Have you been wondering how Microsoft's Windows 7 and Windows 8 compare? I just thought a quick look at the features in both Windows 7 and Windows 8 might help answer the question:

Is there any reason for me to upgrade to Windows 8?

To start with, Windows 8 is a pretty big departure from the succession of Window operating systems (OS) starting with Windows XP. Windows 7 is the last of that line, and by most accounts is a solid and very functional OS.

Windows 7, XP, and Vista combined still account for 81 percent of PC operating systems. The reason why Windows 8 is such a big departure is because it is designed to work on all computing formats including mobile phones, tablet computers, and all types of PCs.

Mobile computing now leads the way in our post-PC world. Shipments of smartphones exceeded those of PCs way back in 2011.

A version of Windows 8, called Windows RT launched in October at the same times as Windows 8. It runs on the new Microsoft Surface RT tablet. But Windows 8 or versions of it will run on an array of smartphones, laptops, hybrid laptops, desktop computers, and tablet computers. 

Windows 7 and Windows 8: The Main Differences

The big difference between Windows 8 and Windows 7 is that Windows 8 is optimized much more to work on touch screen devices. It supports a wide range of multi-touch gestures, for instance for scrolling, panning, rotating, enlarging, and so on.

Even though Windows 8 is optimized for use with a touch screen, you can still use your existing mouse, keyboard, and non-touch screen monitor to use your desktop.

Touch screens are now common on smartphones and tablets of all types, but still relatively rare on desktop PCs, and laptops, but they are expected to become much more common soon.

Have a look at Squidoo's roster of touch screen laptops, and touch screen monitors for desktop PCs, and also touch screen kiosks that are appearing in more and more public places like airports.

The most noticeable difference between Windows 7 and Windows 8 is the look and feel of the interface. With Windows 7, everything hinges off of the Start Menu in the lower-left corner of the screen. That's been there in Windows versions for many years.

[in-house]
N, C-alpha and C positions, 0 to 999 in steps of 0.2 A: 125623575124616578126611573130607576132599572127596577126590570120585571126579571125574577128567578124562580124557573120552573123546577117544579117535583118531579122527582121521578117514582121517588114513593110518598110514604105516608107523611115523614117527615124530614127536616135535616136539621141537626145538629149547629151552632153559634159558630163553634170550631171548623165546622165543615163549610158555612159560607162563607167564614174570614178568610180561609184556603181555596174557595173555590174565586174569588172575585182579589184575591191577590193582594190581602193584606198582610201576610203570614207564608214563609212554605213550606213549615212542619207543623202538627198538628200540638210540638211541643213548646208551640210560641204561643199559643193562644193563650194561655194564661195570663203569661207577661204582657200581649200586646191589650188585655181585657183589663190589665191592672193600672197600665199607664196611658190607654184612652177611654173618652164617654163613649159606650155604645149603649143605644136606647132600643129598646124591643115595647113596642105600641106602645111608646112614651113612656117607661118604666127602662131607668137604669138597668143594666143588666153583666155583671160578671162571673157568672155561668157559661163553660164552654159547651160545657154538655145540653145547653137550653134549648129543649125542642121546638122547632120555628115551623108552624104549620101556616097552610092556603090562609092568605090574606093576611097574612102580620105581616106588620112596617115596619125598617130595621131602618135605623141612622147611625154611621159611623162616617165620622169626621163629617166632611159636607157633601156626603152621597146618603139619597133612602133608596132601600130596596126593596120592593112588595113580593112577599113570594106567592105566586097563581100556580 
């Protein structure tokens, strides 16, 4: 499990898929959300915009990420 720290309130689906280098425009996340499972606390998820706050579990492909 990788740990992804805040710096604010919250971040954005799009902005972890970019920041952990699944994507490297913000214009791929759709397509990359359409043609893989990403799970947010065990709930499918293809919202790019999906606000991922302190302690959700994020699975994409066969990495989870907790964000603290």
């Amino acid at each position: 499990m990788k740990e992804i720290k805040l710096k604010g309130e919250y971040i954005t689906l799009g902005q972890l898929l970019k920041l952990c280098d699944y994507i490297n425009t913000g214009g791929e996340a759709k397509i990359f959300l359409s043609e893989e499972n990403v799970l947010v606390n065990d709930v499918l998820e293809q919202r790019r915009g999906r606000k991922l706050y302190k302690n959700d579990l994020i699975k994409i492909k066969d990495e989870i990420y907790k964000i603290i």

With Windows 8 you get a more smartphone or tablet looking start screen with an array of apps on the desktop to choose from. It is possible for users to get a classic Windows-style start menu on their Windows 8 PCs if they prefer that. There are apps for that. They have names like StartMenu7, Classic Shell, or ViStart.

Other Major New Windows 8 Features

  • Windows 8 offers better integration with Microsoft cloud services. Each Windows 8 device comes with a ready-to-use Windows Live SkyDrive account, where you can access and store your documents and other files.
  • Windows 8 also stores all your settings in the cloud so you can log on to any Windows 8 device and it will come up with your familiar apps and settings, including your Internet Explorer history and your photo collection.
  • Windows 8 now has Microsoft Security Essentials antivirus software integrated in the OS.
  • Windows 8 starts up twice as fast as Windows 7 and much much faster than Windows XP.
  • Windows 8 has a much-improved dynamic search function.
  • Windows 8 also relies much more heavily on Windows apps that you can obtain at the Windows Store for free or low cost. (One concern people have raised is that some of the pre-installed modern apps that live on the Start screen carry unsolicited ads. You have to pay extra to have the ads removed. Also, Windows 8 devices run two kinds of apps: modern and desktop apps.)

Some Windows 8 Downsides

One current downside of Windows 8 compared with Windows 7 is that Windows 8 doesn't natively run many older Windows software applications. You can run older Windows applications, but you have to use Desktop, which is an app that is essentially a virtual Windows 7 environment.

Windows also has a "compatibility mode" that provides an emulation for nearly all previous versions of Windows. This also helps run older Windows applications. Given the dramatic change in Windows 8, I'm told that this was probably unavoidable.

Visit Microsoft's Windows 8 Compatibility Center to see if your existing software applications will work with Windows 8.

Fremake.com also lists the top 10 Windows 7 features that will be gone in Windows 8. The ones I'd tend to miss are the backup and restore function, recent documents, and DVD support.

The Bottom Line: To Upgrade or Not To Upgrade

So. Given all that, is there any reason for your organization to upgrade to Windows 8?

In a nutshell, I’d say that if your Windows 7 or other OS based computer system is stable and working well, then there’s probably no urgency to upgrade. One caveat is if you’re still using Windows XP. Microsoft is planning to end its support for Windows XP and also Office 2003 in 2014.

If you're getting some new PCs with Windows 8, or if members of your office are getting smartphones with Windows Phone 8, or Surface tablets, then you may well consider upgrading to Windows 8.

It is a reasonable IT strategy if you want to standardize your IT system on a single OS family. We have also found that older PCs work well using Windows 8.

For much more on whether Windows 8 is a good fit for your organization, check out my colleague Ginny Mies' Should You Upgrade to Windows 8? Questions to Consider.

More Views of Windows 8 and Windows 7